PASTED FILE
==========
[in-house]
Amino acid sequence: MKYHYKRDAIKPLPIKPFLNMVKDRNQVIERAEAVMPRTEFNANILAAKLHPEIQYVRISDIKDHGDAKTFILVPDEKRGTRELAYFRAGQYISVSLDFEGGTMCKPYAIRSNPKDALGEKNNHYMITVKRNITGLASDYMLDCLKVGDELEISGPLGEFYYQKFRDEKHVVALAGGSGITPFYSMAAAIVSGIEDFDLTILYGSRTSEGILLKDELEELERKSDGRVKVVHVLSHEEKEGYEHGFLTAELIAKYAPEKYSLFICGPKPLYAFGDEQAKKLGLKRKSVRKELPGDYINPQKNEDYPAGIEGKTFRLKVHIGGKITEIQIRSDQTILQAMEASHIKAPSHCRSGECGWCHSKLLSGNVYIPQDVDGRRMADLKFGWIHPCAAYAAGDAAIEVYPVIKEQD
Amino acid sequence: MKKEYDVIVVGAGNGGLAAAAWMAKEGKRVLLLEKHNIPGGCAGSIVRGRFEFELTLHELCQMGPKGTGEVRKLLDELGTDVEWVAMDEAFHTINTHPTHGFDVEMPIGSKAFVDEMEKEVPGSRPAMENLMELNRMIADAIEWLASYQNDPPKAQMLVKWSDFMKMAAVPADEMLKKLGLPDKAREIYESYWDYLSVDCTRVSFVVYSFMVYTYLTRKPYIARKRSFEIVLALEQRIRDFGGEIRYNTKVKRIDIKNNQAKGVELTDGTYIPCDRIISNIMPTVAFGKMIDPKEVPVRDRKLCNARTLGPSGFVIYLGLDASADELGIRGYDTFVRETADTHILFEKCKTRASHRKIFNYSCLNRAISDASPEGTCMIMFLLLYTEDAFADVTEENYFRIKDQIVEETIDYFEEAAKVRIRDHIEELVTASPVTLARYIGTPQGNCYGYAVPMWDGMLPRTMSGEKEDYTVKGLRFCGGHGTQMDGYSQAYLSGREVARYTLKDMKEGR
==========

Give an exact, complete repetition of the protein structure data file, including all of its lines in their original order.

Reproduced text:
[in-house]
Amino acid sequence: MKYHYKRDAIKPLPIKPFLNMVKDRNQVIERAEAVMPRTEFNANILAAKLHPEIQYVRISDIKDHGDAKTFILVPDEKRGTRELAYFRAGQYISVSLDFEGGTMCKPYAIRSNPKDALGEKNNHYMITVKRNITGLASDYMLDCLKVGDELEISGPLGEFYYQKFRDEKHVVALAGGSGITPFYSMAAAIVSGIEDFDLTILYGSRTSEGILLKDELEELERKSDGRVKVVHVLSHEEKEGYEHGFLTAELIAKYAPEKYSLFICGPKPLYAFGDEQAKKLGLKRKSVRKELPGDYINPQKNEDYPAGIEGKTFRLKVHIGGKITEIQIRSDQTILQAMEASHIKAPSHCRSGECGWCHSKLLSGNVYIPQDVDGRRMADLKFGWIHPCAAYAAGDAAIEVYPVIKEQD
Amino acid sequence: MKKEYDVIVVGAGNGGLAAAAWMAKEGKRVLLLEKHNIPGGCAGSIVRGRFEFELTLHELCQMGPKGTGEVRKLLDELGTDVEWVAMDEAFHTINTHPTHGFDVEMPIGSKAFVDEMEKEVPGSRPAMENLMELNRMIADAIEWLASYQNDPPKAQMLVKWSDFMKMAAVPADEMLKKLGLPDKAREIYESYWDYLSVDCTRVSFVVYSFMVYTYLTRKPYIARKRSFEIVLALEQRIRDFGGEIRYNTKVKRIDIKNNQAKGVELTDGTYIPCDRIISNIMPTVAFGKMIDPKEVPVRDRKLCNARTLGPSGFVIYLGLDASADELGIRGYDTFVRETADTHILFEKCKTRASHRKIFNYSCLNRAISDASPEGTCMIMFLLLYTEDAFADVTEENYFRIKDQIVEETIDYFEEAAKVRIRDHIEELVTASPVTLARYIGTPQGNCYGYAVPMWDGMLPRTMSGEKEDYTVKGLRFCGGHGTQMDGYSQAYLSGREVARYTLKDMKEGR